Upsides:

  • Easy to get started
  • Low cost of entry
  • It can be a lot of fun
  • You might be able to earn a lot of money

Downsides:

  • A ton of competition (there are over 1 billion blogs and thousands of hours of video are uploaded to youtube every minute)
  • It takes a long time to get results
  • Results are not guaranteed

Obviously, this is one of the paths I’ve chosen to earn a living, but despite what all the gurus you see in the advertisements tell you, it’s not that easy to make a sustainable income with a blog or a youtube channel. When I started blogging and YouTubing, I made about $100 my first year–hardly a sustainable income.

That being said, if you write/talk about something you’re passionate/interested in, then it is relatively easy to way make money. You have to put a lot of time, energy, and effort into it. Oh, and don’t expect results for at least 6 months to 1 year.

Teach English Online (highly recommended)

Upsides:

  • Very easy job (you speak English through a video call)
  • Most companies pay in US dollars
  • It’s a lot of fun!!
  • You get to work during the day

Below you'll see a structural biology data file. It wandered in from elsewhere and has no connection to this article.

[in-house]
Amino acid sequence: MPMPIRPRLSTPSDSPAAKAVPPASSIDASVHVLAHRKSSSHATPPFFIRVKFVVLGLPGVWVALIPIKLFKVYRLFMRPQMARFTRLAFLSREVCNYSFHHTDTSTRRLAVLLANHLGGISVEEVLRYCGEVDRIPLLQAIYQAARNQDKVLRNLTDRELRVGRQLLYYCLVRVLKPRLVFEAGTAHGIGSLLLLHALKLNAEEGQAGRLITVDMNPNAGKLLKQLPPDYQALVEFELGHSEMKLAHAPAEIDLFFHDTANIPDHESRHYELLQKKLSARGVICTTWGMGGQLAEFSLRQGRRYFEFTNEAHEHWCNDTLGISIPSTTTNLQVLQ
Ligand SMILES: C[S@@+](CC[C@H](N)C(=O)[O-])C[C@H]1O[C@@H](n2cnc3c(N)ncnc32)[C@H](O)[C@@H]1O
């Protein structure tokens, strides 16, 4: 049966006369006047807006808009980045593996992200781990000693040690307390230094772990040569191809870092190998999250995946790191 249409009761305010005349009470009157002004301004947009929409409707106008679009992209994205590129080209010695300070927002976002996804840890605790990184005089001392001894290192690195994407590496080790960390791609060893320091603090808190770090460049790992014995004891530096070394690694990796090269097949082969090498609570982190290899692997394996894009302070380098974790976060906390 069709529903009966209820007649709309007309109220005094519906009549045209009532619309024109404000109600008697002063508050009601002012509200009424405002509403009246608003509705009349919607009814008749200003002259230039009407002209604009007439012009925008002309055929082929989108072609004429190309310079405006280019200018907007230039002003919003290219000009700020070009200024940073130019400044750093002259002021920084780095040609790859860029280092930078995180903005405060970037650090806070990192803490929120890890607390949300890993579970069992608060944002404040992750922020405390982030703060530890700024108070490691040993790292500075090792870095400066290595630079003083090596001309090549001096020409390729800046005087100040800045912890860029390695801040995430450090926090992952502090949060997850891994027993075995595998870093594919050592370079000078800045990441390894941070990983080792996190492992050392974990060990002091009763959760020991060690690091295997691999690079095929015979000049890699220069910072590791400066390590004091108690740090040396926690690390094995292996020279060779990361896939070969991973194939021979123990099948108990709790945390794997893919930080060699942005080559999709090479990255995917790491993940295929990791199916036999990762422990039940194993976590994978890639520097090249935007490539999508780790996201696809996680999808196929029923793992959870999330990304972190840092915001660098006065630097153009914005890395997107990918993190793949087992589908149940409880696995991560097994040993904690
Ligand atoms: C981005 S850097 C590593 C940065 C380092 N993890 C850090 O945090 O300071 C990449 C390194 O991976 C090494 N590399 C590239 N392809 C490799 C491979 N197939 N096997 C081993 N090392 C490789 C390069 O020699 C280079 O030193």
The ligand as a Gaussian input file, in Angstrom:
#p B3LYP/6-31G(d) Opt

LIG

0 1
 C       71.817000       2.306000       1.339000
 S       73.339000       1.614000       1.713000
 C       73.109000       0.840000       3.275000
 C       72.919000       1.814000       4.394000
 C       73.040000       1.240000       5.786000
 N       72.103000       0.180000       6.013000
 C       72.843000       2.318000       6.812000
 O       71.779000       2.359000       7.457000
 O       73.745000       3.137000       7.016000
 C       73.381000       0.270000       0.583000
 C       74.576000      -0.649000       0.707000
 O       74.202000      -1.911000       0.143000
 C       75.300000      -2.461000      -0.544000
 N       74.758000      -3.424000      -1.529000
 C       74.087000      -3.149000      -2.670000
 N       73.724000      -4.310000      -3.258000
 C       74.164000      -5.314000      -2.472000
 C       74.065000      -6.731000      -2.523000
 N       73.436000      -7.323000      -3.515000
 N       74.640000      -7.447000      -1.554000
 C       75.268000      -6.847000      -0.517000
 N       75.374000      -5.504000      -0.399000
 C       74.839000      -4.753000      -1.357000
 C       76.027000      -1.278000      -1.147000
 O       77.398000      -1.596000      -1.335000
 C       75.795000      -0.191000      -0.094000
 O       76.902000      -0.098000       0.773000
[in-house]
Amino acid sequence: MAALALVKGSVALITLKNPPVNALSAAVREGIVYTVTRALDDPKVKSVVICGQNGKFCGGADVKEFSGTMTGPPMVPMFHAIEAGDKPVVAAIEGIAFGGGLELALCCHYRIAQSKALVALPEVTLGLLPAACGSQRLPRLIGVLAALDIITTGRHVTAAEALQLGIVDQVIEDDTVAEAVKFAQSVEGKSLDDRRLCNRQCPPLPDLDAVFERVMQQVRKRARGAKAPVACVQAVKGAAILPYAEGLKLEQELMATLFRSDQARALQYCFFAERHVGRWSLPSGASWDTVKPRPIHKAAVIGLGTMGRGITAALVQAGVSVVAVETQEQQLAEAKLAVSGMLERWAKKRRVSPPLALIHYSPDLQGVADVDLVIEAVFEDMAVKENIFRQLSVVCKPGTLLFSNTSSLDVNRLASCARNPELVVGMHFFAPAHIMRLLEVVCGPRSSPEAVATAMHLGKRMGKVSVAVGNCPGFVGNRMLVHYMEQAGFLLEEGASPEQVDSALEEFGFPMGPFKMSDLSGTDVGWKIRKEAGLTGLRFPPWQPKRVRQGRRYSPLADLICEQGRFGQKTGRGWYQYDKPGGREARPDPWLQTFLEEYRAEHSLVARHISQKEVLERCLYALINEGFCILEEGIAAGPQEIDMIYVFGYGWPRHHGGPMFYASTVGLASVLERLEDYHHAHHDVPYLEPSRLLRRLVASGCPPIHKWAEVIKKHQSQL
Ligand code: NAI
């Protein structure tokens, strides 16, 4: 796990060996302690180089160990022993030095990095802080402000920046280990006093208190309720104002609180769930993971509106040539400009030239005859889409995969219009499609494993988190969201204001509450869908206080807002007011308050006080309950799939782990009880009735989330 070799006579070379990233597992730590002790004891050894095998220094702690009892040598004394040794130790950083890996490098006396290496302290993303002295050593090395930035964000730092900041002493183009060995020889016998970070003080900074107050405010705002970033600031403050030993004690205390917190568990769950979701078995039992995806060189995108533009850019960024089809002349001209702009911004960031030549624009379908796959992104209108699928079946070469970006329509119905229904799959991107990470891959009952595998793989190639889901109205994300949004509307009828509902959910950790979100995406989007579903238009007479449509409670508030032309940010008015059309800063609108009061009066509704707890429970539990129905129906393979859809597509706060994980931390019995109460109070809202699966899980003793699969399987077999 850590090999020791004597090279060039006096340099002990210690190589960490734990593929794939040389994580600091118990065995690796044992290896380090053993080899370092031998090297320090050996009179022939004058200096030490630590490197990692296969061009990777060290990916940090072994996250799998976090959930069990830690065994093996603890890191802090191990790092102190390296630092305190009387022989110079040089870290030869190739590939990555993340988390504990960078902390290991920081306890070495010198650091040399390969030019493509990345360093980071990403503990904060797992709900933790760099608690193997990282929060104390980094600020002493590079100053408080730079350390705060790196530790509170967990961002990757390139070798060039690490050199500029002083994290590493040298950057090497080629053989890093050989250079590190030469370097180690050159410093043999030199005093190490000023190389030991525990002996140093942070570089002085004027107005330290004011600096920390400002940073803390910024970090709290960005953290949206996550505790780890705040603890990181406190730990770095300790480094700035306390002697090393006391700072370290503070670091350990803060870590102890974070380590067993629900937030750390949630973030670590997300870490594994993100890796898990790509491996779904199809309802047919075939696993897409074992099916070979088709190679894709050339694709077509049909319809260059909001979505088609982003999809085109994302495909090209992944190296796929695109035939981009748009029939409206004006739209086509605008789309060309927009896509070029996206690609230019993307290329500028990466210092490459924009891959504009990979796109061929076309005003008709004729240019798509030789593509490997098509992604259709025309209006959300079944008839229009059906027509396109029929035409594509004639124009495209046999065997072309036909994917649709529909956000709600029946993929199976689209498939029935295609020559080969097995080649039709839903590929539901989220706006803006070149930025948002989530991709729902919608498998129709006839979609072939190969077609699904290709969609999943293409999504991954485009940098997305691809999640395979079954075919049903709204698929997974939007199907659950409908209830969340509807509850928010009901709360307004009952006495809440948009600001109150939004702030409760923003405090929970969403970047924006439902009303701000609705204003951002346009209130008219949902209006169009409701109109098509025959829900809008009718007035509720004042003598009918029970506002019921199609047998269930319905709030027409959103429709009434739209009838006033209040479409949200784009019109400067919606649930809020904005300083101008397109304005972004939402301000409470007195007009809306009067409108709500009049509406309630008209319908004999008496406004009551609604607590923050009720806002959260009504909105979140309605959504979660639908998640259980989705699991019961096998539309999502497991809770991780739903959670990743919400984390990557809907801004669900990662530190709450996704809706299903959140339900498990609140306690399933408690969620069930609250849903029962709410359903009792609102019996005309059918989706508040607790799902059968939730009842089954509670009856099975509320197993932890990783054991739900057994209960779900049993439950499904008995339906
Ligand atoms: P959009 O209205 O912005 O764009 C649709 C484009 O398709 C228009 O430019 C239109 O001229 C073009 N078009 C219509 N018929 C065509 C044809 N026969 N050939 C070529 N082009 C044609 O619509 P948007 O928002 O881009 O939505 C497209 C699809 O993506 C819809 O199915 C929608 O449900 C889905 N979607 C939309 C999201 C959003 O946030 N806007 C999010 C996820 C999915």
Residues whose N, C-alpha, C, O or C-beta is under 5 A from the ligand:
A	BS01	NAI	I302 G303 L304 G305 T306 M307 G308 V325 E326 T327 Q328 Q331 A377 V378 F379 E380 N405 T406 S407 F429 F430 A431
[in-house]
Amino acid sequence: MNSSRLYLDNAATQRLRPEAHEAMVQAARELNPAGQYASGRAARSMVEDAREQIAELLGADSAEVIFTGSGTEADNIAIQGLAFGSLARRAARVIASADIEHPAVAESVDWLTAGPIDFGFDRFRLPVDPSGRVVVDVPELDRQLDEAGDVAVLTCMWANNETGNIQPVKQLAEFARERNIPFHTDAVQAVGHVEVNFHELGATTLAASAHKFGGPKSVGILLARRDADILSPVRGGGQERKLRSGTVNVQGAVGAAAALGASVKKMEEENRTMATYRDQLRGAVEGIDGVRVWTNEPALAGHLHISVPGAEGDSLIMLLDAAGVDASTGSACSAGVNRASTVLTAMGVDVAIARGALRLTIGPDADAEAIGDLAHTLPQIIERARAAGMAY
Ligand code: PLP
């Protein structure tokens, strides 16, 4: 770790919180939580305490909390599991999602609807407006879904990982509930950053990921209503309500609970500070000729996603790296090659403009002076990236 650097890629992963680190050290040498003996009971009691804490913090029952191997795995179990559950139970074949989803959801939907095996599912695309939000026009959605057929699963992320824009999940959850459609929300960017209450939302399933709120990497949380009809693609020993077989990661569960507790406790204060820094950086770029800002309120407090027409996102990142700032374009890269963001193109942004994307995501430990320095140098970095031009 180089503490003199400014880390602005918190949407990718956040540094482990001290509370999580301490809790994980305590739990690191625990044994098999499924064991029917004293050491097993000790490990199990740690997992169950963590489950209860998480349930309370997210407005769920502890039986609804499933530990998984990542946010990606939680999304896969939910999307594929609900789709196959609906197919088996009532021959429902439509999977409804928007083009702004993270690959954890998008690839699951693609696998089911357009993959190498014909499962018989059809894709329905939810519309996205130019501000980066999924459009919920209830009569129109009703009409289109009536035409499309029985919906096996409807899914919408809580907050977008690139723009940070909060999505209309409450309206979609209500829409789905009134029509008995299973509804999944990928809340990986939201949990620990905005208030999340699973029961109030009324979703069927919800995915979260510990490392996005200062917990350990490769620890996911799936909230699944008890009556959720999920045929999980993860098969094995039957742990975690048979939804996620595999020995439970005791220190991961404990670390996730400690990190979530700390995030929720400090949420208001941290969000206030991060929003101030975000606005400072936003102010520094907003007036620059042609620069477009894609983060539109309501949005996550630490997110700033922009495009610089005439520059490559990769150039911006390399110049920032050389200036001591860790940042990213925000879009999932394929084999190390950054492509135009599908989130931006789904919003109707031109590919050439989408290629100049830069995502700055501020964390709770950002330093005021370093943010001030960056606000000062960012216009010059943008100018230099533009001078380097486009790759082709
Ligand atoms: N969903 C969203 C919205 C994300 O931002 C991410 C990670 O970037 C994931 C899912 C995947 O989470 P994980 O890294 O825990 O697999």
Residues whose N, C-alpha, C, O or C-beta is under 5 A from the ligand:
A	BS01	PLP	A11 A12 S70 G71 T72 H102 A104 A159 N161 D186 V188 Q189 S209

• Set your own hours
  • Earn a lot of money

Downsides:

  • Most companies don’t guarantee hours
  • It can be slow at first while you’re building your reputation with the client base.
  • Some people may not enjoy working with kids
  • Not as easy to get hired as it used to be

It isn’t easy to get work in The Philippines, but online is a different story. Teaching English online has surpassed blogging as my main source of income. I love teaching anyway, and my students seem to like me as well since my current rating is 9.47 out of 10 with iTutor. Right now, teaching English online is the hot commodity for making money abroad. The demand is huge, and as more Asian families enter the middle class, the market for English teachers will only grow bigger and bigger.